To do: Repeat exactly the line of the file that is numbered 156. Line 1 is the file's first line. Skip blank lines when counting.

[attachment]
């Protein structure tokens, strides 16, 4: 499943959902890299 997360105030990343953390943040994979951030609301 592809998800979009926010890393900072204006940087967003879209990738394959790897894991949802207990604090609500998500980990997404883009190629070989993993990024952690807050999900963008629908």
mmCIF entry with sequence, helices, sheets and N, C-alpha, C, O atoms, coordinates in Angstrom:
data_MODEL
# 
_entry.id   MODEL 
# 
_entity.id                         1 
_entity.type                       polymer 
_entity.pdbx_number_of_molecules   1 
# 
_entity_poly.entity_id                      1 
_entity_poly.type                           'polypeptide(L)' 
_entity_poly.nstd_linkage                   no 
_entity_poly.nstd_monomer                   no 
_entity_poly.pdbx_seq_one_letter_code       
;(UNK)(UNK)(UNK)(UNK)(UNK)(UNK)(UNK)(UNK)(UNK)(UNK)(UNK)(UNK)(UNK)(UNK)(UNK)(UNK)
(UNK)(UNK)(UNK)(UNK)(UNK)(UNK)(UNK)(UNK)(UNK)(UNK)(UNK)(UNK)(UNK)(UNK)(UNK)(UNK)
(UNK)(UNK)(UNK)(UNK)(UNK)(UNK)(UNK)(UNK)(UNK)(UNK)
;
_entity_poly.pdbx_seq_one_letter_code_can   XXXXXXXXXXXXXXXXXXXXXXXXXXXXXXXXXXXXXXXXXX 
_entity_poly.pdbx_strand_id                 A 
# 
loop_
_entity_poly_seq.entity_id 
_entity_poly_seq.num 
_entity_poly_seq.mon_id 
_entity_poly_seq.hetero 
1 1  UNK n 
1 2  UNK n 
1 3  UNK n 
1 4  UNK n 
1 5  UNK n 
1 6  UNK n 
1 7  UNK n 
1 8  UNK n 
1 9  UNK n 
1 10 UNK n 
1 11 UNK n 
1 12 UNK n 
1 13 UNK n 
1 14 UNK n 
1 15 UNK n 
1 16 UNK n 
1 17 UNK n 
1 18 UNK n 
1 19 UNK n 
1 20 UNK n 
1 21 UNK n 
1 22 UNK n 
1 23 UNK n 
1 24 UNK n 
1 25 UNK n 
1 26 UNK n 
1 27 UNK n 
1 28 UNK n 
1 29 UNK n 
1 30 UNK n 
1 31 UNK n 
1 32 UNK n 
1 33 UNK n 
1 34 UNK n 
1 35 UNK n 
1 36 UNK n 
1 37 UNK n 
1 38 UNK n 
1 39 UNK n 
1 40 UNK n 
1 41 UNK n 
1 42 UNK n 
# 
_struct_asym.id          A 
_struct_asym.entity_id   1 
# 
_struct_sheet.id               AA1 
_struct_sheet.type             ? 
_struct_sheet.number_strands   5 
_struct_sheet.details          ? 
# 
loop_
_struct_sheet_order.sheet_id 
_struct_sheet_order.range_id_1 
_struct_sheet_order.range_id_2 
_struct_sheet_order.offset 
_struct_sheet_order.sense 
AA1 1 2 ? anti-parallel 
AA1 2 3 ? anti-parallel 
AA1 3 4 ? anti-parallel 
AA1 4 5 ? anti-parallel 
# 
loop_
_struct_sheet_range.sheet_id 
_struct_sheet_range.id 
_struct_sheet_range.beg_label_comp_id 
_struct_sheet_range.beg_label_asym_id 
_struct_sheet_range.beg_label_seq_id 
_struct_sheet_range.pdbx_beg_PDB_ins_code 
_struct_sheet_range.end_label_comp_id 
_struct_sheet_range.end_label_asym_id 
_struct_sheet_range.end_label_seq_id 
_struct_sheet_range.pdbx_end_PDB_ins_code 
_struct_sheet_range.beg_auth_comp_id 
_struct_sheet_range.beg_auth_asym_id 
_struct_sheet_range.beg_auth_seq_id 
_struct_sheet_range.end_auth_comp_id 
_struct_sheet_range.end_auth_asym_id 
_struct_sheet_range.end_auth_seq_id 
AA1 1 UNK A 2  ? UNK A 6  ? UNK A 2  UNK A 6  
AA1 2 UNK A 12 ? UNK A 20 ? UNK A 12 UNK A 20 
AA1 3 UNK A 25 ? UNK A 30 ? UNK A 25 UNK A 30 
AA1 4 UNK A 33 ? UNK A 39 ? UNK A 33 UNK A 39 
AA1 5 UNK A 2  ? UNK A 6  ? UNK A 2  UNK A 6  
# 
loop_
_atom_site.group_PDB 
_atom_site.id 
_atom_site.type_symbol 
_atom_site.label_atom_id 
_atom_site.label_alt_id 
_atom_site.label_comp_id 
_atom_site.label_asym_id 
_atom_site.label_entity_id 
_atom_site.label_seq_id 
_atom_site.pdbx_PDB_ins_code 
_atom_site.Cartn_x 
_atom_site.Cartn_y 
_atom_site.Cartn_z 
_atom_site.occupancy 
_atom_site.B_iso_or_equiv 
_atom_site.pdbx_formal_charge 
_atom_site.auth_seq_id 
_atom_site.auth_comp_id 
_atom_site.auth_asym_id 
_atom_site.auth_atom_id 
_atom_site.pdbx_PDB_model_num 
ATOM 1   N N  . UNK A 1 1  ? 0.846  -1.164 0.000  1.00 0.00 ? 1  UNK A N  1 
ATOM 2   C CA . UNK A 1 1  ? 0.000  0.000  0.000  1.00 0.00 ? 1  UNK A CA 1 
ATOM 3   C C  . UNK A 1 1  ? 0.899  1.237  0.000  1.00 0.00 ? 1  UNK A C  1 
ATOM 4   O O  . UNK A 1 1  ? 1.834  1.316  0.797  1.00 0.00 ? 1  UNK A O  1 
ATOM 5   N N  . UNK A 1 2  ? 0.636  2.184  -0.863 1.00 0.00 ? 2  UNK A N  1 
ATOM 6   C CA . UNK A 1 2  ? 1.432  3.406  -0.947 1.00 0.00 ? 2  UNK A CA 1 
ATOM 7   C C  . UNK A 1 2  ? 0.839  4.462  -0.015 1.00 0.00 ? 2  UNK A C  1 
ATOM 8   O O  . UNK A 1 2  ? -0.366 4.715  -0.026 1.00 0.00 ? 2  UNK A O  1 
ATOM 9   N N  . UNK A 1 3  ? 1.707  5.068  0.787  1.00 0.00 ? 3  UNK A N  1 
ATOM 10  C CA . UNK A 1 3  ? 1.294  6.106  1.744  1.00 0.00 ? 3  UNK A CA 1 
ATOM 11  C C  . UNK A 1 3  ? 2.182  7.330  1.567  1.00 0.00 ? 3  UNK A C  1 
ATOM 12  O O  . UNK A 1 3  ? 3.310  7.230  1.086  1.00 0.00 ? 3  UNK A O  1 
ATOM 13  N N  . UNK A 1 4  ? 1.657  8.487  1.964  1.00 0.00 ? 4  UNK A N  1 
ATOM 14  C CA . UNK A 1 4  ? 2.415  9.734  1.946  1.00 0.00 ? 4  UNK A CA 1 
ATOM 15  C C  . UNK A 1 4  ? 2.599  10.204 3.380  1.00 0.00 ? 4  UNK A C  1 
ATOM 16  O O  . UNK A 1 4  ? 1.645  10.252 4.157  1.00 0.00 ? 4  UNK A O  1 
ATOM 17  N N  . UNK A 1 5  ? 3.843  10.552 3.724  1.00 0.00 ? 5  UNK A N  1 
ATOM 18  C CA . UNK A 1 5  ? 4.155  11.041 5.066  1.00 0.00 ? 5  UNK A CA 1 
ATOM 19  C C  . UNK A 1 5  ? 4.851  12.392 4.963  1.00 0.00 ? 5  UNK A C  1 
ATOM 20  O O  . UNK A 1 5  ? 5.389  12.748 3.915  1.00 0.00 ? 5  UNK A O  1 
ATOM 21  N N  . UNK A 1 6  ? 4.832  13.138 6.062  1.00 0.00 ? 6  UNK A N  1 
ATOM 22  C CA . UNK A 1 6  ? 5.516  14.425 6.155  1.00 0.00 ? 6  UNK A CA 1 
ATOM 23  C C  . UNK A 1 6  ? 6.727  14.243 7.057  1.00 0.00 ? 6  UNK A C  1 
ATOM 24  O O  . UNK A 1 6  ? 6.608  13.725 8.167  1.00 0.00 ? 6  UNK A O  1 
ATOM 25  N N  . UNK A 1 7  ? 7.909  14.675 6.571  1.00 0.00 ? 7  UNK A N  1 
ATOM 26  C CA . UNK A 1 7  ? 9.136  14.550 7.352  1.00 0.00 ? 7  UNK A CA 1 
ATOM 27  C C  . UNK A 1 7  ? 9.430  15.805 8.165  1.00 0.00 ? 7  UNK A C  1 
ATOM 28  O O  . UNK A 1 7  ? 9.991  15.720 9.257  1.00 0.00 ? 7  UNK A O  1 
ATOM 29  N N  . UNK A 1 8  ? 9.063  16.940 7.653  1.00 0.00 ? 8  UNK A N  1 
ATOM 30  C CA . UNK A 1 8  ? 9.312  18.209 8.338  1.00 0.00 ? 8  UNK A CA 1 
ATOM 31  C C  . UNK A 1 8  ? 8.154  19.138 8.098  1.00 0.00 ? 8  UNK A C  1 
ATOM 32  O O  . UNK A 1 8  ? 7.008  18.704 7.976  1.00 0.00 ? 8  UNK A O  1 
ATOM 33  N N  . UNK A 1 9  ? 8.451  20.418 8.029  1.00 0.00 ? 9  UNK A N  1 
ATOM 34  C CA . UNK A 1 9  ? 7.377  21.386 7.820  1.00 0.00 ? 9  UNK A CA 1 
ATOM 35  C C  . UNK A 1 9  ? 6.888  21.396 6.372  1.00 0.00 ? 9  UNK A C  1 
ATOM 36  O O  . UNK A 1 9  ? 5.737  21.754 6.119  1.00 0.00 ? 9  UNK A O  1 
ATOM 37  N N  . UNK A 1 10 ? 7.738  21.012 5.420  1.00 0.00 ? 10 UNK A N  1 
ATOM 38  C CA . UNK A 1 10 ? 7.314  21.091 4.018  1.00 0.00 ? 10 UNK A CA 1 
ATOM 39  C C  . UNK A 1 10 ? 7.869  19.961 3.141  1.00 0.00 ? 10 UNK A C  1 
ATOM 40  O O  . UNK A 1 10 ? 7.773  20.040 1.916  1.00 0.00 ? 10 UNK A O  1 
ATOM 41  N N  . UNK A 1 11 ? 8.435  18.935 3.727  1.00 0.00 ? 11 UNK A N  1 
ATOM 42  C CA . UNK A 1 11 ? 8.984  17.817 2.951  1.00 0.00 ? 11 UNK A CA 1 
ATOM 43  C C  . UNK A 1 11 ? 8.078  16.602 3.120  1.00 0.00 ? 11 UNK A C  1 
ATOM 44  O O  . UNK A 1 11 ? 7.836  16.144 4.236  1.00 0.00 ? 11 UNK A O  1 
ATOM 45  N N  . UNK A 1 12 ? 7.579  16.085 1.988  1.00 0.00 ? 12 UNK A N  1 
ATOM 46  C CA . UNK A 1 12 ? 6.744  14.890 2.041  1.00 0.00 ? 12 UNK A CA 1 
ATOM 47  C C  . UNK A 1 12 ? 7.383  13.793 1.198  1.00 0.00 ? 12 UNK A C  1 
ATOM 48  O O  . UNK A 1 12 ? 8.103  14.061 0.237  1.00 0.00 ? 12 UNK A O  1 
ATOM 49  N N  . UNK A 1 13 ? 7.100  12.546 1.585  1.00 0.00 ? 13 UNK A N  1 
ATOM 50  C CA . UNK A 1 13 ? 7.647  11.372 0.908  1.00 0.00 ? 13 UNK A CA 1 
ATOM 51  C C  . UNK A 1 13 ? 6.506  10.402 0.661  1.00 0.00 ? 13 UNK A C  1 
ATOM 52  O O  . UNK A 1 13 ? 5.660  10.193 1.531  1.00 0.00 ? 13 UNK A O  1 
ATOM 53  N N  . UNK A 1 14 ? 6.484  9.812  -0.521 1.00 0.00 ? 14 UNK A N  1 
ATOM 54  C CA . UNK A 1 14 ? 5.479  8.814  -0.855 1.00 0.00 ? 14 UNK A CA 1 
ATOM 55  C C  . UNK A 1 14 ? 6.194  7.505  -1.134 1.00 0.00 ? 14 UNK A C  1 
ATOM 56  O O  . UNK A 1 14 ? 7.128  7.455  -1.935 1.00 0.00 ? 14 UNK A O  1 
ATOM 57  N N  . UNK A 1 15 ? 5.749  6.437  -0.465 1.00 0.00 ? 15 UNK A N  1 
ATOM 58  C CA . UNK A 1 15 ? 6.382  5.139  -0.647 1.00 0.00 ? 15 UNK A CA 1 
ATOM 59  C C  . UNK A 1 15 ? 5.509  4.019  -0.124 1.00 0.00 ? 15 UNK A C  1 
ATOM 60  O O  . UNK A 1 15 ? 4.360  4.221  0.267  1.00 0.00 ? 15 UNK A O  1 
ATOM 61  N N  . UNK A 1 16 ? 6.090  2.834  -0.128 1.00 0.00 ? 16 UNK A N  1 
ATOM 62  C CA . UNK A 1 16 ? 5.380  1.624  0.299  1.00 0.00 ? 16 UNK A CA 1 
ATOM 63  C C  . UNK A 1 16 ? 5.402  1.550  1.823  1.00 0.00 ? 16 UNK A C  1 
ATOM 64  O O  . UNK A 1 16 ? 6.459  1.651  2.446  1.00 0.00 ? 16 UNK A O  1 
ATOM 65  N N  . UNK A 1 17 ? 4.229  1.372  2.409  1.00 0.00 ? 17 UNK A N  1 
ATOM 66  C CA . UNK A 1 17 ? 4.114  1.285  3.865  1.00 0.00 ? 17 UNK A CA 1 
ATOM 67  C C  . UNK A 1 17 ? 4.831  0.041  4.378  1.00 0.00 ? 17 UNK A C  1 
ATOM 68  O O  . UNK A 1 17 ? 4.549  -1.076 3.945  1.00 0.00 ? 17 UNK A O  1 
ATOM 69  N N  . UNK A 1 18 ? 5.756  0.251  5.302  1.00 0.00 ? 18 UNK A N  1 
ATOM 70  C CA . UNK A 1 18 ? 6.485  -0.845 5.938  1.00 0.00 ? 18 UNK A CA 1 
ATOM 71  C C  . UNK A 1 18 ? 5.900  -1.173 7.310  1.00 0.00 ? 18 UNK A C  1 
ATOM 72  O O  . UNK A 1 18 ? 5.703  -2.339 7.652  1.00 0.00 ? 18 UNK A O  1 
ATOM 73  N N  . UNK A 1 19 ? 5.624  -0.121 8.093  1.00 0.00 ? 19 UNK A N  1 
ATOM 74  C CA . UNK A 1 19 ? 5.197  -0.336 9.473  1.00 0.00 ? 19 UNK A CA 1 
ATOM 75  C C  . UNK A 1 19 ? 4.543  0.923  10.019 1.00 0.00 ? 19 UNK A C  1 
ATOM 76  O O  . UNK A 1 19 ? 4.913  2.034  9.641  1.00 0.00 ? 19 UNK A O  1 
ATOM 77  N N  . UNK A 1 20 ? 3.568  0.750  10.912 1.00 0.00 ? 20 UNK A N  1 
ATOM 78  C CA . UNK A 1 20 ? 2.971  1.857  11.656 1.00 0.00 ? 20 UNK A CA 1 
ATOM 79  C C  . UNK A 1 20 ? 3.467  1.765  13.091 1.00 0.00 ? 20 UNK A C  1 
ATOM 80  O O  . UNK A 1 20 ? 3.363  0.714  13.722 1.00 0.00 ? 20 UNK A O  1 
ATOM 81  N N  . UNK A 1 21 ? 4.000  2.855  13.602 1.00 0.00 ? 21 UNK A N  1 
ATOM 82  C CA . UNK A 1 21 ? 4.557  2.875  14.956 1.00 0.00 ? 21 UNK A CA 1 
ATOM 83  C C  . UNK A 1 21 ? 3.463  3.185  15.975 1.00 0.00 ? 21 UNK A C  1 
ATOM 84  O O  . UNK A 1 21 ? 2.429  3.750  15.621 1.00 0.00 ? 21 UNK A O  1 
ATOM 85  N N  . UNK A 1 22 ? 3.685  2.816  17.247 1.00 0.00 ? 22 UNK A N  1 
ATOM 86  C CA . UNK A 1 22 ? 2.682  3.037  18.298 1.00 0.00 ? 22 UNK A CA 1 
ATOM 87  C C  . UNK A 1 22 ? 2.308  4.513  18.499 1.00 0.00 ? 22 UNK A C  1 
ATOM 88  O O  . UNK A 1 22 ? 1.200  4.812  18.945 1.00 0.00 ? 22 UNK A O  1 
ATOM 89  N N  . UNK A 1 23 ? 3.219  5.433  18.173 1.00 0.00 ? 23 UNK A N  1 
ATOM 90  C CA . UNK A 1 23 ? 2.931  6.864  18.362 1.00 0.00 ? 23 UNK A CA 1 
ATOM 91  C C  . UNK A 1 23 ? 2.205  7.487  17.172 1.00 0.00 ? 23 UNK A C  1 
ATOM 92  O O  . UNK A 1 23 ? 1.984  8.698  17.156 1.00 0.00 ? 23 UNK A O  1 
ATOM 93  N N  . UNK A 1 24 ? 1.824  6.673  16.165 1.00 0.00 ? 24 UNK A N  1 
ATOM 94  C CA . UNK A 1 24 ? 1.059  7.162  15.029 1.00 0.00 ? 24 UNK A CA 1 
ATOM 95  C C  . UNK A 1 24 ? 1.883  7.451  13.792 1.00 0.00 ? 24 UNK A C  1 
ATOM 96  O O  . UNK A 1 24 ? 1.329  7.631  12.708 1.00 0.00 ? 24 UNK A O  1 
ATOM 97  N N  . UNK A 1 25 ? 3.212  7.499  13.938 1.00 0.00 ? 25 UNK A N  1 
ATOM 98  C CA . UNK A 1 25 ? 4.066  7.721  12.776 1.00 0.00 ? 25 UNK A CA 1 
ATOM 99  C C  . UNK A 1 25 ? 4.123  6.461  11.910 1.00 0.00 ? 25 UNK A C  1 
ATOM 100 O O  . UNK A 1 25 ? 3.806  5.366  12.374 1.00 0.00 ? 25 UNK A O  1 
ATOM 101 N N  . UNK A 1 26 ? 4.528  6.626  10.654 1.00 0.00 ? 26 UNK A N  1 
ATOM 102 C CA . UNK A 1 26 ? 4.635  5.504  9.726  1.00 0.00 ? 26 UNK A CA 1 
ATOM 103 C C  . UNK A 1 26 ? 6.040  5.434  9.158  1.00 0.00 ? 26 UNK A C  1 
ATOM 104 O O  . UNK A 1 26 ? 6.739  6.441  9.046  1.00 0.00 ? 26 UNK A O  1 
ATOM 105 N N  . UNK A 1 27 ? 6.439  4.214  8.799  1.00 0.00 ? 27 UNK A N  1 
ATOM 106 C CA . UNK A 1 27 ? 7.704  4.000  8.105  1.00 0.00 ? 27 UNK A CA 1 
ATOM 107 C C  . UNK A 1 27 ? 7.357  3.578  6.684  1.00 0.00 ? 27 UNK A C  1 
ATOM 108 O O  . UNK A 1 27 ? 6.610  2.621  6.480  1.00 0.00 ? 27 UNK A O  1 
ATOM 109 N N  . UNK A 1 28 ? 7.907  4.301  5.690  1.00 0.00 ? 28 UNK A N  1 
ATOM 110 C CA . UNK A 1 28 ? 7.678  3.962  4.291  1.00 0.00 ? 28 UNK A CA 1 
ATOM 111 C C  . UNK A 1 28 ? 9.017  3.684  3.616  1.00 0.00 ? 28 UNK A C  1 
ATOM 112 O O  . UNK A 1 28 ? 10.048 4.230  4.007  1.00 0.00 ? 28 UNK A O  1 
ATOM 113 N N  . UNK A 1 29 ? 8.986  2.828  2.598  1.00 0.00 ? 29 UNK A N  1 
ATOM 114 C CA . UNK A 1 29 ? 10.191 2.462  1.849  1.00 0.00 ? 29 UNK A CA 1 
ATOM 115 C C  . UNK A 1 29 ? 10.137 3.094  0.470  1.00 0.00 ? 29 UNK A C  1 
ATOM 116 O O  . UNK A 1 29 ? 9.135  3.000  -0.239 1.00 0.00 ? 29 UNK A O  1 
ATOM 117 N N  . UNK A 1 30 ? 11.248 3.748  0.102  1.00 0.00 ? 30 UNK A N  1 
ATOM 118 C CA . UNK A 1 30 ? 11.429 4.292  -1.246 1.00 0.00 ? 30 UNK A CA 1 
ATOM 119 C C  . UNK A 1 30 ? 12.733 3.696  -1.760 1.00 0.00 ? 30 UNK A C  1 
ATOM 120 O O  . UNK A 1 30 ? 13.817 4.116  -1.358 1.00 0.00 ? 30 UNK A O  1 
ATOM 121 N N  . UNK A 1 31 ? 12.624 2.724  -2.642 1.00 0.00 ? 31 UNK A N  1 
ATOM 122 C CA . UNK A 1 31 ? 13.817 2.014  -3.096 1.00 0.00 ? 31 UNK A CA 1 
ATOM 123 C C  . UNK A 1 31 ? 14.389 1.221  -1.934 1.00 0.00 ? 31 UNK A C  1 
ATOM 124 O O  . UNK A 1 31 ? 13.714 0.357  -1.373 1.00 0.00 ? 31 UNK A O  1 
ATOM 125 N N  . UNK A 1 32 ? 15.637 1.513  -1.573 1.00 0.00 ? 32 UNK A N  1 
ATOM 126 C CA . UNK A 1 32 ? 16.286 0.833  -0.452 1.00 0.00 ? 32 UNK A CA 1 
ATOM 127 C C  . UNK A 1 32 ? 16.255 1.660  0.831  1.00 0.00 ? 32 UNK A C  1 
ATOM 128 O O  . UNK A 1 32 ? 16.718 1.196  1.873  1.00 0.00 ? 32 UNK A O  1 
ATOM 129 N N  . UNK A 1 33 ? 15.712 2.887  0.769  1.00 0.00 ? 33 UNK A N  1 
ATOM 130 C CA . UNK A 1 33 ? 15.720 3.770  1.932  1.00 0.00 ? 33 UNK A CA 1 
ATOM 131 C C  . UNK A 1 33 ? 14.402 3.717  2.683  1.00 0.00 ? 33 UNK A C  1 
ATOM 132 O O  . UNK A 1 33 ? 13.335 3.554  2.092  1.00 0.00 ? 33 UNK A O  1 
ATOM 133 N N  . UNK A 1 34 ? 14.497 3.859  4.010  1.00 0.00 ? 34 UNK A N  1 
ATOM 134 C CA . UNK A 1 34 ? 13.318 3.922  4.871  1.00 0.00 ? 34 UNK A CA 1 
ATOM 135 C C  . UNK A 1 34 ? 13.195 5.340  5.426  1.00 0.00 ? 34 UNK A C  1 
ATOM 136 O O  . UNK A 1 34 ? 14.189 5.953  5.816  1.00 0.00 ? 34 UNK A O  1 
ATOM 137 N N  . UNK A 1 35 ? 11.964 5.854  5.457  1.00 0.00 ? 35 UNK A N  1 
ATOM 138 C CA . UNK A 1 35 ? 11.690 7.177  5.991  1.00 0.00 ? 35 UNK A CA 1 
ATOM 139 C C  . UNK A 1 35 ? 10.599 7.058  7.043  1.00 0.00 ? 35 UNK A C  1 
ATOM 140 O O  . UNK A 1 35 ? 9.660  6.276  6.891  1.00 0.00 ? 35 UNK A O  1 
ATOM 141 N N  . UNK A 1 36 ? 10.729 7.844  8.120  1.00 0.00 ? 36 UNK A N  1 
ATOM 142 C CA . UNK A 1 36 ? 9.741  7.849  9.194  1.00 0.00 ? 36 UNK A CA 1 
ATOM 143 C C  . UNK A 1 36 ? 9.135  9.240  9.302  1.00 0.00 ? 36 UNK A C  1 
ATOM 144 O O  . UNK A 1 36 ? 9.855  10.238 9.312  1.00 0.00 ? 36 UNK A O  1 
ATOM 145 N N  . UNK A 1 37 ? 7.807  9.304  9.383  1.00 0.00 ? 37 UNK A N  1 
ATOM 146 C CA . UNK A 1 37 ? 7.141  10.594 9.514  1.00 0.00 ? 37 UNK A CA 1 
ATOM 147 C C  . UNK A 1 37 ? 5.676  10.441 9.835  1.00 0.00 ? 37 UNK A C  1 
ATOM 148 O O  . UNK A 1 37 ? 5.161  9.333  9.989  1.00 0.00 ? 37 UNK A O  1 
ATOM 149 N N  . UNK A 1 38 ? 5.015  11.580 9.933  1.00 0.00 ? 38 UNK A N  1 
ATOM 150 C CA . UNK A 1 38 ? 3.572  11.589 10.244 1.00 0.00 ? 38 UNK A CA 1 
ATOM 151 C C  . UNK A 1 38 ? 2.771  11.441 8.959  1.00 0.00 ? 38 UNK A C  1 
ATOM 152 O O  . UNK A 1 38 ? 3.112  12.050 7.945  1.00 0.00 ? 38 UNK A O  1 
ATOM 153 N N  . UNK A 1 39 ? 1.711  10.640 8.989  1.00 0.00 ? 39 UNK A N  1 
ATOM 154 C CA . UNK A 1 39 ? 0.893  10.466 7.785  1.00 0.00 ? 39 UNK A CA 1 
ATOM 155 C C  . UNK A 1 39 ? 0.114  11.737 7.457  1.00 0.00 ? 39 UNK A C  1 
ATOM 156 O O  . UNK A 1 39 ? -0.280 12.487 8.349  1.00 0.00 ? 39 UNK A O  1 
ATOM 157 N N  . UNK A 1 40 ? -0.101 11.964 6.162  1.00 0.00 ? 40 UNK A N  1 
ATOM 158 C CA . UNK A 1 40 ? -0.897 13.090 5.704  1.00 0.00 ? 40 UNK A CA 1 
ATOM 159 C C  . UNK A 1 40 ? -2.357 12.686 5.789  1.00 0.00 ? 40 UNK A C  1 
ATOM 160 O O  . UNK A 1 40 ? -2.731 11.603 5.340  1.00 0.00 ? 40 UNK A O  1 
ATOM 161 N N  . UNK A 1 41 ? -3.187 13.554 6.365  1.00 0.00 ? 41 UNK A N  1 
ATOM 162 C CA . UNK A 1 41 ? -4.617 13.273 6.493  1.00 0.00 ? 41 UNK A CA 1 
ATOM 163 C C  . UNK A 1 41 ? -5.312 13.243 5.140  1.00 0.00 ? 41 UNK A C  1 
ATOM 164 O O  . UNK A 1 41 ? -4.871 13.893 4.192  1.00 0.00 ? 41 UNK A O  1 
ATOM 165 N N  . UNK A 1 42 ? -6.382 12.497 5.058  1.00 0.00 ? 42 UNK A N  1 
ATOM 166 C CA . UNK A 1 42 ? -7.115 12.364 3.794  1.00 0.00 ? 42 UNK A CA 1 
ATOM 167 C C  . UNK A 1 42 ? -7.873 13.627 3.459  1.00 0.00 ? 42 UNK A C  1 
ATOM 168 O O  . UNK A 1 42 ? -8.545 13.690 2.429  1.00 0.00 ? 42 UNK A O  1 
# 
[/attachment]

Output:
ATOM 22  C CA . UNK A 1 6  ? 5.516  14.425 6.155  1.00 0.00 ? 6  UNK A CA 1 